India and Russia enjoy “Special and privileged strategic partnership”, which entails multidimensional cooperation extending to all areas of the bilateral relationship especially in the areas of political, security, trade and economy, defense, education, science & technology, culture, and people to people. Although the multidimensional relationship has not translated into a strong trading partnership, the pandemic presents huge opportunities for businesses of the two countries. Businesses of both countries can realign their priorities and interests to build robust trade & economic ties grounded on historical trust and mutual goodwill. Governments of both countries have shown strong intent to make the economic partnership strong. Now is the time to sow the seed of this intent and tap the potential of two large economies.
The economic impact of the COVID-19 on India and Russia has been hugely disruptive. The rising cases of infection are a cause of concern for both nations. However, both countries have some of the lowest death rates and a higher relative rate of recovery in comparison to other large countries.
International agencies like the World Bank and credit agencies have downgraded India’s growth for the fiscal year 2021 with the lowest figures, International Monetary Fund (IMF) has predicted 1.9% GDP growth for India for 2021-22 which is highest amongst all G-20 economies and this says a lot about optimism about the Indian economy in post-pandemic phase. Similarly, for Russia, the IMF estimates that the pandemic will result in the Russian economy contracting by 5.5 percent before achieving economic growth of 3.5 percent in 2021.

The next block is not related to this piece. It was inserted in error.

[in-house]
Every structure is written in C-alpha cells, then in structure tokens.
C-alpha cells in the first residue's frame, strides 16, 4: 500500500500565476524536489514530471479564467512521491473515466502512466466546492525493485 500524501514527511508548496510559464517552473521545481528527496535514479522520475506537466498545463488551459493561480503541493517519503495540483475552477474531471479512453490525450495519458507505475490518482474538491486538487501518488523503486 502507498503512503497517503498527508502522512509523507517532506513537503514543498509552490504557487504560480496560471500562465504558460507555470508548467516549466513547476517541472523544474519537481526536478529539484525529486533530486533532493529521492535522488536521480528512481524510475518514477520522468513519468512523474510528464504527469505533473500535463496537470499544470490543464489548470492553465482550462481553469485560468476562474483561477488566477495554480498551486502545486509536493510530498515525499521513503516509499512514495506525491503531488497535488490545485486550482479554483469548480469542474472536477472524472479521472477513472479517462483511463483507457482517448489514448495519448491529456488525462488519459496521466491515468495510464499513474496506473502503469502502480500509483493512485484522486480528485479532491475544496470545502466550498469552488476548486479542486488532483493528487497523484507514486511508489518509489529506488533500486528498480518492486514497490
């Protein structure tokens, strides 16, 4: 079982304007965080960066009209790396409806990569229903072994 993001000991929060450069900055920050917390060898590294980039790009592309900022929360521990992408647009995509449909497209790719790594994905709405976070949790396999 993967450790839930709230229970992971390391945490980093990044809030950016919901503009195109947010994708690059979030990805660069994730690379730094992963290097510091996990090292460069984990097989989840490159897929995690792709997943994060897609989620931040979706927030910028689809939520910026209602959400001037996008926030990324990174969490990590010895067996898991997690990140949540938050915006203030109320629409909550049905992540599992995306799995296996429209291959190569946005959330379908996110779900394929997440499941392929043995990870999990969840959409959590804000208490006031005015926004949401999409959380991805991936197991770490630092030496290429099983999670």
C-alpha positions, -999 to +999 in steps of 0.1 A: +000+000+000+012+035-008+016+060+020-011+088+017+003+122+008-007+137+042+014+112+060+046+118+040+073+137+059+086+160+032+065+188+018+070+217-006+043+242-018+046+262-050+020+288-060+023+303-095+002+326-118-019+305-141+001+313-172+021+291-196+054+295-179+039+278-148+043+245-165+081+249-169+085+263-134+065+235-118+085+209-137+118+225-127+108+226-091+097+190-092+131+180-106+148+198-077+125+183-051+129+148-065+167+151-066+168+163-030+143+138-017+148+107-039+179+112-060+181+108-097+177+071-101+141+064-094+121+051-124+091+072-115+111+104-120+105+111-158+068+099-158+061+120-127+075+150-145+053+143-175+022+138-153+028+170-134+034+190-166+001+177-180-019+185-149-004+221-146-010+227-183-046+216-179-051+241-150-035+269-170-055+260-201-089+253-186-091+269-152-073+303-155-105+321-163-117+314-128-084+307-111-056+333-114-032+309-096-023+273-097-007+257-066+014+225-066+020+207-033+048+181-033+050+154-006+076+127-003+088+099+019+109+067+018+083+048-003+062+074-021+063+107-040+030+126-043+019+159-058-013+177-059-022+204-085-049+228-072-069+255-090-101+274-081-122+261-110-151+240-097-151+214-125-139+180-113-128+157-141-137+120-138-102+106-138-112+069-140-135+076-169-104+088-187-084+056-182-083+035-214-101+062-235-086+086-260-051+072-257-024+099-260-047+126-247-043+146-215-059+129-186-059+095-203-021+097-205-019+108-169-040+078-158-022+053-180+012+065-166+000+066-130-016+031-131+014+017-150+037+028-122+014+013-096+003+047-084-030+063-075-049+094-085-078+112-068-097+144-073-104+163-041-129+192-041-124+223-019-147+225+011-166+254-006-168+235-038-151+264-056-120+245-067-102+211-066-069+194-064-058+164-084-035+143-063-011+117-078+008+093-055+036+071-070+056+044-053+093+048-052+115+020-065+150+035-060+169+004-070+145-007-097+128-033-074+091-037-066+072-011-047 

The imposition of one of the strictest and longest lockdowns in the world has caused the loss of employment of approximately 140 million across sectors such as tourism, hospitality, construction, services, and manufacturing. According to official statistics, the Russian economy has witnessed a surge in the unemployment rate by 30%. But the figures are believed to be vastly underestimated. This is due to the existence of a large informal sector that is estimated to be between 30-40 percent of GDP.
In terms of International Trade, Indian exports are down by 60.3% in April 2020. Owing to supply chain disruptions in China, India is facing a crisis in imports of raw materials in key sectors such as pharmaceuticals, auto components, electronics, construction inventories in such areas are running down since more than 30 percent of imports come from China. The Russian economy is heavily dependent upon energy. The economic slowdown and the crash of energy prices have led to some regions of Russia facing threats of ‘highest budget deficits’ in two decades.